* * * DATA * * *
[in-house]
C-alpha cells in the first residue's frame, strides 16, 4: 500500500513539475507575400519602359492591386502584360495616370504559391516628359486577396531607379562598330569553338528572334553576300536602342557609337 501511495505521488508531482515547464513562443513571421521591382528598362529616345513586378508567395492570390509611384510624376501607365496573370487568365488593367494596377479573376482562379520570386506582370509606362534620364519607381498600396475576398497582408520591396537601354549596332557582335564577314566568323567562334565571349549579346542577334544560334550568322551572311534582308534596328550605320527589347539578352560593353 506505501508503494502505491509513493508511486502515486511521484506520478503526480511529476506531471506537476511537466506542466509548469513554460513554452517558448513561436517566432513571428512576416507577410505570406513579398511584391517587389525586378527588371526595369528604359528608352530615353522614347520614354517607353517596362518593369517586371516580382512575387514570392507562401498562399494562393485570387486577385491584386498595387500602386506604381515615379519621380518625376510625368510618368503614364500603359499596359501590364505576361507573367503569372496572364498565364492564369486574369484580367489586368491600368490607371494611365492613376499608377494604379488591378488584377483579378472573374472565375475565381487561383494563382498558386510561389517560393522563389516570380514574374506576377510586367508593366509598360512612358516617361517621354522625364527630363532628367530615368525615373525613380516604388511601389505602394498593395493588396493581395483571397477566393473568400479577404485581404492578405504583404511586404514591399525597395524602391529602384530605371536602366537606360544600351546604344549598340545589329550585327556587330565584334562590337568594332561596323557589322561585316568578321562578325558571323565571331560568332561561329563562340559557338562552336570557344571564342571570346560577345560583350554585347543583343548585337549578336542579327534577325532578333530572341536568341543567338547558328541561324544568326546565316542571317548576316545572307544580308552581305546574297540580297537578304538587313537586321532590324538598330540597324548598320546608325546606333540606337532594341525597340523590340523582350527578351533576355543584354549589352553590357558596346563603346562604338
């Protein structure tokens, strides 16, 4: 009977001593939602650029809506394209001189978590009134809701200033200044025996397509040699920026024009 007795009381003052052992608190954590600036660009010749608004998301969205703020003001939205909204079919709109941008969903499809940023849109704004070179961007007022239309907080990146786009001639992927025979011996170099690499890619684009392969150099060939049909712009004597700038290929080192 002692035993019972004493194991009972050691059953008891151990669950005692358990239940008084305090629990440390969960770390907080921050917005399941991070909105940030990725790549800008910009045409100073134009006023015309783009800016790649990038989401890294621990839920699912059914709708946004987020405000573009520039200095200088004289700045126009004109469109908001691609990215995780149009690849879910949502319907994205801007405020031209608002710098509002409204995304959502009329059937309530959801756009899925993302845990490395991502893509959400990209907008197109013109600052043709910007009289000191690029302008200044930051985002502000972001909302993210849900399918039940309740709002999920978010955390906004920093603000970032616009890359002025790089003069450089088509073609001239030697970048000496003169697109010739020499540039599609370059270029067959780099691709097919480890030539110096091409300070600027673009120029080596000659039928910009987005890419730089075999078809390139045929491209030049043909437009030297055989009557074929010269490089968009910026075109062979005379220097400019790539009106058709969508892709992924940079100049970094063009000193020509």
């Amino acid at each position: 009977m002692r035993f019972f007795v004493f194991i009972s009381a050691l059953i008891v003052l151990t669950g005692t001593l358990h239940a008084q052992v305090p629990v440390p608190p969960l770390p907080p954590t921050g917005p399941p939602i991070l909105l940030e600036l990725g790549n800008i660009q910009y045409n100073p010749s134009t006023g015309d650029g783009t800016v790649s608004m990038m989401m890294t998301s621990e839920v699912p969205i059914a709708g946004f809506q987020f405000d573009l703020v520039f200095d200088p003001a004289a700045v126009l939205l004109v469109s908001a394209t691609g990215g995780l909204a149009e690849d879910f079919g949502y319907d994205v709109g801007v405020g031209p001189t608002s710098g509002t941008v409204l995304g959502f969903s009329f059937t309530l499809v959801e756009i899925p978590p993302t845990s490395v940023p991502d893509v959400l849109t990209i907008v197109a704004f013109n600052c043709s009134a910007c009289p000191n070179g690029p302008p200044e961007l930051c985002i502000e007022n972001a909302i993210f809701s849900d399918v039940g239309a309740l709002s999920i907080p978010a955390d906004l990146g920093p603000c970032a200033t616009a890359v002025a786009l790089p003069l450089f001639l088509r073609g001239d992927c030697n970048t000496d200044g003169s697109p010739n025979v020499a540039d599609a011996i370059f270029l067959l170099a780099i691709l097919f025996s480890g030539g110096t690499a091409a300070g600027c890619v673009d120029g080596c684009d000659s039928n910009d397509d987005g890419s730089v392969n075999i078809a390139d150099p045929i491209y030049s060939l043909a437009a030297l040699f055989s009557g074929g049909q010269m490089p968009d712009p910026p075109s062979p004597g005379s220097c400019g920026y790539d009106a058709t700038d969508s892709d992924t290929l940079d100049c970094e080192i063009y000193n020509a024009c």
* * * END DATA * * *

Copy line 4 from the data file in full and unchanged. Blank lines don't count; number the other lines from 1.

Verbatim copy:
């Amino acid at each position: 009977m002692r035993f019972f007795v004493f194991i009972s009381a050691l059953i008891v003052l151990t669950g005692t001593l358990h239940a008084q052992v305090p629990v440390p608190p969960l770390p907080p954590t921050g917005p399941p939602i991070l909105l940030e600036l990725g790549n800008i660009q910009y045409n100073p010749s134009t006023g015309d650029g783009t800016v790649s608004m990038m989401m890294t998301s621990e839920v699912p969205i059914a709708g946004f809506q987020f405000d573009l703020v520039f200095d200088p003001a004289a700045v126009l939205l004109v469109s908001a394209t691609g990215g995780l909204a149009e690849d879910f079919g949502y319907d994205v709109g801007v405020g031209p001189t608002s710098g509002t941008v409204l995304g959502f969903s009329f059937t309530l499809v959801e756009i899925p978590p993302t845990s490395v940023p991502d893509v959400l849109t990209i907008v197109a704004f013109n600052c043709s009134a910007c009289p000191n070179g690029p302008p200044e961007l930051c985002i502000e007022n972001a909302i993210f809701s849900d399918v039940g239309a309740l709002s999920i907080p978010a955390d906004l990146g920093p603000c970032a200033t616009a890359v002025a786009l790089p003069l450089f001639l088509r073609g001239d992927c030697n970048t000496d200044g003169s697109p010739n025979v020499a540039d599609a011996i370059f270029l067959l170099a780099i691709l097919f025996s480890g030539g110096t690499a091409a300070g600027c890619v673009d120029g080596c684009d000659s039928n910009d397509d987005g890419s730089v392969n075999i078809a390139d150099p045929i491209y030049s060939l043909a437009a030297l040699f055989s009557g074929g049909q010269m490089p968009d712009p910026p075109s062979p004597g005379s220097c400019g920026y790539d009106a058709t700038d969508s892709d992924t290929l940079d100049c970094e080192i063009y000193n020509a024009c």